DĪGHA NIKĀYA IV
THIS Dialogue comes very appropriately immediately after the Ambaṭṭha. That dealt with the general question of pride of birth, or social position. This deals with the special question of what is the essential quality which makes a man a Brahman. The conclusion is, no doubt, substantially the same. But there is a difference, and the difference is instructive.
In trying to gain over Ambaṭṭha to his (the Buddha’s) view of the essential distinction—rather than birth or social position—between man and man, Gotama includes the whole list as set out above in the thirteen divisions of the Sāmaññaphala.  In trying to gain over Soṇadaṇḍa to his (the Buddha’s) view of what is the essential quality that makes a man a Brahman, he gives the same details, but puts the Jhānas (the states of Ecstasy) not under Conduct, but under paññā (intelligence).
The reason seems to be simply that the verse, on which the exposition in the Ambaṭṭha turns, mentions only Wisdom and Conduct (containing no word for Intelligence), and that it is not thought accurate to put the states of Ecstasy (which are Indian, not specially Buddhist) under Wisdom. It is true that the Buddhist position is that ‘goodness is a function of intelligence, as beauty is of health’ (to quote the words of Matthew Bassendine). But under Intelligence they always distinguish two phases—the enquiring, and necessarily therefore doubting, activity, of the mind; and the final stage of emancipation and peace when the laws of the universe are clearly seen, and firmly grasped, and cheerfully acquiesced in.
[\q 138/] It is this latter phase which they call Wisdom (vijjā)  —the contrary of the avijjā, which is ignorance of the action of karma, of the Four Noble Truths, and of the doctrine of the Āsavas or Intoxications. The man who knows these; who, finally and permanently out of the jungle and in the open, quite beyond the stage of ‘wasting his wonder on the fabulous soul,’ has attained to, and remains in this state of Nirvāṇa in Arahatship, is not only, in Buddhist terminology, called a Brahman, but is, in fact, declared to be the only true Brahman.
It is amazing that Soṇadaṇḍa, as learned as he is wealthy, does not see that this, the logical outcome of the Buddha’s argument, and carefully led upto in the final paragraph of the exposition,  is really incompatible with the supremacy of the Brahmans in the ordinary sense of that word. He is baffled by the skill with which he is gradually led on, by the usual Socratic method adopted in so many of the Dialogues, to accept one self-evident truth after another. There is indeed nothing, till we come to that last paragraph, which any intelligent Brahman could not, with safety, and with due regard to his own doctrine, fully accept. In other words, the doctrine of Brahman supremacy was intellectually indefensible. It was really quite inconsistent with the ethical standard of the times, which the Brahmans, in common with the rest of the people, fully accepted.,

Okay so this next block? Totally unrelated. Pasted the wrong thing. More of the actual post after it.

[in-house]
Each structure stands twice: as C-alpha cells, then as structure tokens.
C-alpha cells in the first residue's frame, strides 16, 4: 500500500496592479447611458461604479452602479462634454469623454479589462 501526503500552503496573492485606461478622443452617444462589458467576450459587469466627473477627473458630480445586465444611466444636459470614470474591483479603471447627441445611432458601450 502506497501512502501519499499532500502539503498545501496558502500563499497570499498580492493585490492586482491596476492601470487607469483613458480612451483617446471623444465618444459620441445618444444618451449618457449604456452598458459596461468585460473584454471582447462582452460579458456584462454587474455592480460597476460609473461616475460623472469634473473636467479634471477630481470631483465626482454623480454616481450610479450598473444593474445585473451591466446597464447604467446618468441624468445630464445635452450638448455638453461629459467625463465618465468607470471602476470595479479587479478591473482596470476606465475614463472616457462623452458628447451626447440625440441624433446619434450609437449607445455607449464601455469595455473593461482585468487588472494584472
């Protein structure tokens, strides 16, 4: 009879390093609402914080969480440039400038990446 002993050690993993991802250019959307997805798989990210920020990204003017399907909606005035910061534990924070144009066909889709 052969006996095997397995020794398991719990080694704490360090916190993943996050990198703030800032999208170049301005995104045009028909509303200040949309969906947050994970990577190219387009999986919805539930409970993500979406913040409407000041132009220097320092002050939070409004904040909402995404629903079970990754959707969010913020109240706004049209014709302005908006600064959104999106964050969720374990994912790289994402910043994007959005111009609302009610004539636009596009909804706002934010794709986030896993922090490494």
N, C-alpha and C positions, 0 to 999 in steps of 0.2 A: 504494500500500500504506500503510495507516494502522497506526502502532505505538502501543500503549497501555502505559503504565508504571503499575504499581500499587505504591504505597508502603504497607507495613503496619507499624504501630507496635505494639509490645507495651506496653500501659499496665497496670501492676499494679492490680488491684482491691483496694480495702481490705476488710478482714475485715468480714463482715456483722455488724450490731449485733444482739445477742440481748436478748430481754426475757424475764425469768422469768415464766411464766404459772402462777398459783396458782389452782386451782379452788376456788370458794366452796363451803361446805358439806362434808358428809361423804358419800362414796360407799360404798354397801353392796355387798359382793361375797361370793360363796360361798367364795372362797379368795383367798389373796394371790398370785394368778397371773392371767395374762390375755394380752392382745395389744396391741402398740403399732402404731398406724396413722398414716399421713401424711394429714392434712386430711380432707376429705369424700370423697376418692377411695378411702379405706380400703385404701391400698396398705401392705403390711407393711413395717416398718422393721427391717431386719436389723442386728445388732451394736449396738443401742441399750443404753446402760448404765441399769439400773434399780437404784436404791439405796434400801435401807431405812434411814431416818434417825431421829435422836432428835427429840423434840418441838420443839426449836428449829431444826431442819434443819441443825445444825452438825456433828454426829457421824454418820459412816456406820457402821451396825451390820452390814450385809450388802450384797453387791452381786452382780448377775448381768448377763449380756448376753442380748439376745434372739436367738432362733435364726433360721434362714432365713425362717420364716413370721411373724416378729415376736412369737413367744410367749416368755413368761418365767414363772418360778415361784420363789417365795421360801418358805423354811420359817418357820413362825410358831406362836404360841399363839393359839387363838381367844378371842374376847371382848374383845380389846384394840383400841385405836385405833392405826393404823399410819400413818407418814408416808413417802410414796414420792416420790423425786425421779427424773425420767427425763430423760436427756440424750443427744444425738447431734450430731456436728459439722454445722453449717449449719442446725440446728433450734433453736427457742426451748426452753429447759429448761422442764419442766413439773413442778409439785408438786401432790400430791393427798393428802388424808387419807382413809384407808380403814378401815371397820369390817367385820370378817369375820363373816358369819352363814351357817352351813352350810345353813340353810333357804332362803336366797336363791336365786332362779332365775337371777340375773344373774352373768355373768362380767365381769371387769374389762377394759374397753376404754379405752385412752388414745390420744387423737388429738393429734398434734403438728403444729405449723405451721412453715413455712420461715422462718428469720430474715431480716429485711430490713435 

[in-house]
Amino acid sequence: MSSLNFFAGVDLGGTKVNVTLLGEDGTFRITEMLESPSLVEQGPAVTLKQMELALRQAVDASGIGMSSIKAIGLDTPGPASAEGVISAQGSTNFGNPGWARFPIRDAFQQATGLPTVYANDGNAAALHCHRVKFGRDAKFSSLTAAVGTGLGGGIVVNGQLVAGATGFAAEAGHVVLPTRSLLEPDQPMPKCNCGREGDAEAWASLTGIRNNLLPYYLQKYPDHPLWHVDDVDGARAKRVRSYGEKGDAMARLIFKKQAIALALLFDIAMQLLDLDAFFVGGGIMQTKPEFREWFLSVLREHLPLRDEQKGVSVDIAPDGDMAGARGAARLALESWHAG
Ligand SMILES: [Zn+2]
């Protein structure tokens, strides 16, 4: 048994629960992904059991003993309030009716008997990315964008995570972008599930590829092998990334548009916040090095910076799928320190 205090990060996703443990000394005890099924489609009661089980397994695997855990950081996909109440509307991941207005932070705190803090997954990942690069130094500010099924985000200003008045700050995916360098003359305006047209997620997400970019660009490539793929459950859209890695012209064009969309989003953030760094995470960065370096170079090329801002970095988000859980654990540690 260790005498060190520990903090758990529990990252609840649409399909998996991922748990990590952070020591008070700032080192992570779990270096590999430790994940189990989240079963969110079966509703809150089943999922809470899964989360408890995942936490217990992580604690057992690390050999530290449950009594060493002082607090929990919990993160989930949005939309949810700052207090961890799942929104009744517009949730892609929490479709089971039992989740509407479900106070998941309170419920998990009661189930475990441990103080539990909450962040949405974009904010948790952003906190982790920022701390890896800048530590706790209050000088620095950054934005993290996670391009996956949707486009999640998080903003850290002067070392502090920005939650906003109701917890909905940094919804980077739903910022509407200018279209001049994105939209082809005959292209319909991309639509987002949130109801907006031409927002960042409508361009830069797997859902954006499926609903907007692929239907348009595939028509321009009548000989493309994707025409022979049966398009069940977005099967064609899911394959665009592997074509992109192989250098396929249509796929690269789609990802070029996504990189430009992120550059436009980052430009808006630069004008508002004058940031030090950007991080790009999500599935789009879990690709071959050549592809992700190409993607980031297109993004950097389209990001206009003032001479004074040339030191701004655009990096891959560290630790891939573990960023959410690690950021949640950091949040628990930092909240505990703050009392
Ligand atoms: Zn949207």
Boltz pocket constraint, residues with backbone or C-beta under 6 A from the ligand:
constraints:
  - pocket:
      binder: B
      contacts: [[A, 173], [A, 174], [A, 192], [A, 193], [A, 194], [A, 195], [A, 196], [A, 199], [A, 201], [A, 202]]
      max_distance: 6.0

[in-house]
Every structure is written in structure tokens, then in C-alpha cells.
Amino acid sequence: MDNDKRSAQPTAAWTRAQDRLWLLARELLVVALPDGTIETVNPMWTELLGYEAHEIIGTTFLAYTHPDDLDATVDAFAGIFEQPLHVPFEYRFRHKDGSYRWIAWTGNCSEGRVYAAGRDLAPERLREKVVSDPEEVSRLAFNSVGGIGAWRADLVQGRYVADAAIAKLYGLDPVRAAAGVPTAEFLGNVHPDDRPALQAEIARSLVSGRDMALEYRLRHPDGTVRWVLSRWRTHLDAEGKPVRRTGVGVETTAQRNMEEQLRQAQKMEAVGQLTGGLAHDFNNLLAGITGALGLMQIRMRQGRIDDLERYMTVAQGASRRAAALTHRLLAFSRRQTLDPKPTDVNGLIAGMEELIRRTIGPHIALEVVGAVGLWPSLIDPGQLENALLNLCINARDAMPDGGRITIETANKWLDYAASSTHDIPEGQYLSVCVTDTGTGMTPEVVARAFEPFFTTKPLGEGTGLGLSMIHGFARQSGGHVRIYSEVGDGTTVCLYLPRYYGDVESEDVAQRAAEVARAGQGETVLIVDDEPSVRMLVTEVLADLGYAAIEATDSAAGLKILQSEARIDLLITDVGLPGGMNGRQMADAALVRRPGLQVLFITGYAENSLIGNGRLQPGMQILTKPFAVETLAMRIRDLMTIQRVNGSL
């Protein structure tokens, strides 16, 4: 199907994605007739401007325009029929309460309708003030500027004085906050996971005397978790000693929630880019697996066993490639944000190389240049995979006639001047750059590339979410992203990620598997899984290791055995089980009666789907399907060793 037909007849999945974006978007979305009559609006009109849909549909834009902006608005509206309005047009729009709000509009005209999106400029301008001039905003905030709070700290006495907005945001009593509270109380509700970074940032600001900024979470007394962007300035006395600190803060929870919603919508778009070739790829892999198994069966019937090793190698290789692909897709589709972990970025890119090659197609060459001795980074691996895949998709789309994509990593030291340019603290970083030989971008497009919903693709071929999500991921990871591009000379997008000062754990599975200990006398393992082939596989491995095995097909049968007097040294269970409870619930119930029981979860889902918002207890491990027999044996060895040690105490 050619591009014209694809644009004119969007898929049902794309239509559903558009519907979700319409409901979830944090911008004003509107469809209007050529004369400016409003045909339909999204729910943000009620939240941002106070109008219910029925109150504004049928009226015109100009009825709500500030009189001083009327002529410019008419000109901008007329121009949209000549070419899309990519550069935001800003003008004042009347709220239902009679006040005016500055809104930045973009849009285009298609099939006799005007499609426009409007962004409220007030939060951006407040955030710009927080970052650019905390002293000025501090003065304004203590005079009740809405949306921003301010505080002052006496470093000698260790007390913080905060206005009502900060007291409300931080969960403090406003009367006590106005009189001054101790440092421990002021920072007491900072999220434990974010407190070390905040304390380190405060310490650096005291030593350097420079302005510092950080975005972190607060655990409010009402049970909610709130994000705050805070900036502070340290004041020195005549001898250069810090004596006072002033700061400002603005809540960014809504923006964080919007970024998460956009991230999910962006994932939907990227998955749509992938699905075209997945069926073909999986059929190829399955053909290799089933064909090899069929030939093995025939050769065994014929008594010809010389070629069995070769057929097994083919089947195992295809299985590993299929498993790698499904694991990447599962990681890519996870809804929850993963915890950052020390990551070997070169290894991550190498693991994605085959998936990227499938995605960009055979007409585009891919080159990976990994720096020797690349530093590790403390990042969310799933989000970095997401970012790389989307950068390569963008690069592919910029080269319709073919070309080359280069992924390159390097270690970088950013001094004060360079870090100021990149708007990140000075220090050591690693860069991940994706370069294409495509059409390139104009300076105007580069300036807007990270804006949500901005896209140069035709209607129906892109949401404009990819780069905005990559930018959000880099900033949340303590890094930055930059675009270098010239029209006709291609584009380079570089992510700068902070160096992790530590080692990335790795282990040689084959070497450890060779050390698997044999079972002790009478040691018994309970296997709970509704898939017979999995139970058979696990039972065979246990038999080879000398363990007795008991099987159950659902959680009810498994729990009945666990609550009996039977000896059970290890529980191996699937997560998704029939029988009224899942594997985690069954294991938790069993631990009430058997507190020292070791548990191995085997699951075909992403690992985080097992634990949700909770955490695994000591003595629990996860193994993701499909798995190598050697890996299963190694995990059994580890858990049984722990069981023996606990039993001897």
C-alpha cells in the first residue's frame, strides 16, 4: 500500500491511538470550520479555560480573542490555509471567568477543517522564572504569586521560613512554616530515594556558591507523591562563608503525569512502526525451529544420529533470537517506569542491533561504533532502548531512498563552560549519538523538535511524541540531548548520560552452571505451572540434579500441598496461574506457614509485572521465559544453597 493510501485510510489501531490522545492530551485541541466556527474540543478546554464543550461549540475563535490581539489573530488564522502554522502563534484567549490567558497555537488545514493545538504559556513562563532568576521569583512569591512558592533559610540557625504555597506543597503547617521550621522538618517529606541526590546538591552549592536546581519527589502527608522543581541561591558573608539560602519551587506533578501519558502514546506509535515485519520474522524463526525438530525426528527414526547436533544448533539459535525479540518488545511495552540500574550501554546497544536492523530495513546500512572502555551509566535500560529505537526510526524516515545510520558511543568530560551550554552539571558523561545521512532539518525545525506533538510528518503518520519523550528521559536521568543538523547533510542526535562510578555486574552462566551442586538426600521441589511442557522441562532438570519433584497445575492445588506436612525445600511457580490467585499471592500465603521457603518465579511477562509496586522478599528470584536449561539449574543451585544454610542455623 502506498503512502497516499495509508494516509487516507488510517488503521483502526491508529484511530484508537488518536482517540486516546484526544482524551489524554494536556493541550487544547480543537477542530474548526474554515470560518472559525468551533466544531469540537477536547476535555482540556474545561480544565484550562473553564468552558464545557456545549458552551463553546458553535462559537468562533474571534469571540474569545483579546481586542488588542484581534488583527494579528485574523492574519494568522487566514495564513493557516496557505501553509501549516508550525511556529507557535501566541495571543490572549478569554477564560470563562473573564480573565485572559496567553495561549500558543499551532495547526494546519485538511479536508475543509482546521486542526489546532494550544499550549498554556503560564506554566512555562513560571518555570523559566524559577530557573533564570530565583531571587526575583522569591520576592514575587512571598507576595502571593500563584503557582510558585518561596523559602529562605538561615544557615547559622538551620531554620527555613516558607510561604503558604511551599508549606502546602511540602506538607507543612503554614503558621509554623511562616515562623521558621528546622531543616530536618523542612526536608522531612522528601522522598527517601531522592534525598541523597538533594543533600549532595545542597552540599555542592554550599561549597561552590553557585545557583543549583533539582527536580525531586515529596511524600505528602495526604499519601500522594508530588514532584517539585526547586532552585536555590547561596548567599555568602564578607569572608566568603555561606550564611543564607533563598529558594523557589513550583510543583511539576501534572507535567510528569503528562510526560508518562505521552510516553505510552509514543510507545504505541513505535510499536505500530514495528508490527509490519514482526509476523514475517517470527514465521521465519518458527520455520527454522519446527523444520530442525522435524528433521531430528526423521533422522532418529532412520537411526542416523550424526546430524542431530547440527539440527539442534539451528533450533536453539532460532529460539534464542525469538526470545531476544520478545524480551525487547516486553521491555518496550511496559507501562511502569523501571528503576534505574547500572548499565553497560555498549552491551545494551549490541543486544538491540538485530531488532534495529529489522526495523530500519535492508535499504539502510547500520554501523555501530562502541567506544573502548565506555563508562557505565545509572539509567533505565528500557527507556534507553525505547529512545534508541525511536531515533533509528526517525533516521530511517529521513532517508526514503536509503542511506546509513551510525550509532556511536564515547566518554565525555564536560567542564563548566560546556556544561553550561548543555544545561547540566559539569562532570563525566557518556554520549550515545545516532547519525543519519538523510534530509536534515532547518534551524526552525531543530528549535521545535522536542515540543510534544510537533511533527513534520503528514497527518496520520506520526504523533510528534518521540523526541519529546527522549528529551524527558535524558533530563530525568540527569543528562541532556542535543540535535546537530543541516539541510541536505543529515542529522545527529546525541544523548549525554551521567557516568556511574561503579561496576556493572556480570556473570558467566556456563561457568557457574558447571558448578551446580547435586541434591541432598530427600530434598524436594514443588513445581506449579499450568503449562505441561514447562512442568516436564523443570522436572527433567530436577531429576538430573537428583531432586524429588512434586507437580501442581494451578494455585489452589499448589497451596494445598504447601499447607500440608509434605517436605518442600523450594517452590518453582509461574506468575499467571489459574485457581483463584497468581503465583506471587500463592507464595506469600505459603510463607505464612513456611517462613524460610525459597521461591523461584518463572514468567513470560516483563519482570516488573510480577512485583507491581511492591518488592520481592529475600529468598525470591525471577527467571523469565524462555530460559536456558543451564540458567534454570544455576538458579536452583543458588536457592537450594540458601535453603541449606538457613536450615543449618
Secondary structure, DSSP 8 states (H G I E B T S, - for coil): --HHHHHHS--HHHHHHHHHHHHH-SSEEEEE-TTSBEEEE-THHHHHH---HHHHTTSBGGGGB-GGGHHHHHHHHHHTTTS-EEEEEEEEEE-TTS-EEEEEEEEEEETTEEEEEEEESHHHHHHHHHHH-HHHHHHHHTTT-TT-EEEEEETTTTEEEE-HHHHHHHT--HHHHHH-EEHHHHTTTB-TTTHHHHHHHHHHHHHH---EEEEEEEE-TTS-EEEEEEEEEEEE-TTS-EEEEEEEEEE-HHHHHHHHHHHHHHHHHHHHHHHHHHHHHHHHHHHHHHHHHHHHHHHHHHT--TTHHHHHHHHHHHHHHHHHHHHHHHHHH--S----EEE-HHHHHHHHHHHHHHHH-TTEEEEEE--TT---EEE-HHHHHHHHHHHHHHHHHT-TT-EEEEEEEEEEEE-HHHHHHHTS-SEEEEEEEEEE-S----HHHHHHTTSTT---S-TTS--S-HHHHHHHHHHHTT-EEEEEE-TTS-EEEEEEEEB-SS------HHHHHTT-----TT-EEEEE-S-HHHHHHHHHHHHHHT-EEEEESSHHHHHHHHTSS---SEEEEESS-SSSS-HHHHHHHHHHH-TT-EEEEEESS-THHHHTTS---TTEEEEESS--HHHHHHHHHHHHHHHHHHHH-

Our Sutta is by no means the only one in which the same, or a similar, argument leads upto the same, or a similar, conclusion. It will aid us in understanding the real gist of our Sutta to mention one or two of these.
In the Tikaṇṇa and Jāṇussoṇi Suttas of the Aṅguttara  the question put by the Buddha is: ‘What sort of person do you Brahmans acknowledge to be a Ṭevijja Brahman (a Brahman with threefold lore)?’
The answer of each of the Brahmans is, in the words of our Sutta, Section 4: ‘A Brahman well born on both sides, of pure descent, through the father and through the mother, back through seven generations, with no slur put upon him, and no reproach, in respect of birth—a repeater (of the sacred words) knowing the mystic verses by heart, one who has mastered the Three Vedas, with the indices, the ritual, the phonology, and the exegesis (as a fourth), and with the [\q 139/] legends as a fifth—a man learned in the (etymologies of the) words and in the grammar, versed in Lokāyata (Nature-lore)  and in the theory of the signs on the body of a great man.’
Whereupon the Buddha rejoins that in the teaching of the Arahats the ‘threefold lore’ is different; and on being asked what it is, answers in the words of sections 93, 95, and 97 of the Sāmañña-phala Sutta, which are quoted as the last three paragraphs of his exposition in our Sutta, that is to say,
a. The knowledge of one’s own previous births.
b. The knowledge of other people’s previous births.
c. The knowledge of the Four Truths, and of the Four Intoxications (Āsavas), leading on to the emancipation of Arahatship.
The only difference is that at the end of each section, and after the words setting forth the emancipation, the following sentence is added:
‘This first (or second, or third) lore hath he required. Ignorance is dispelled within him, and wisdom has been born. The darkness has been dissipated, the light has appeared. (And all this) inasmuch as he has continued in earnestness, in zeal, in mastery of himself.’
And at the end of the whole the following verses are also added:
‘Him do they honour whose heart—unswerving in goodness, and wise,
Given to earnest thought—rests in his own control,
Pacified, stedfast. And him resolute, able in method,
Threefold in knowledge, dispelling the darkness, the conqueror of Death, who
Lived for the weal of gods and of men delivered from folly,
Him of the threefold lore, mindful and self-possessed,
Him do they honour, the Buddha, our Gotama, wearing now,
Conqueror, too, of Birth, the last of his mortal frames!’
‘Tis he who is a Brāhmaṇa indeed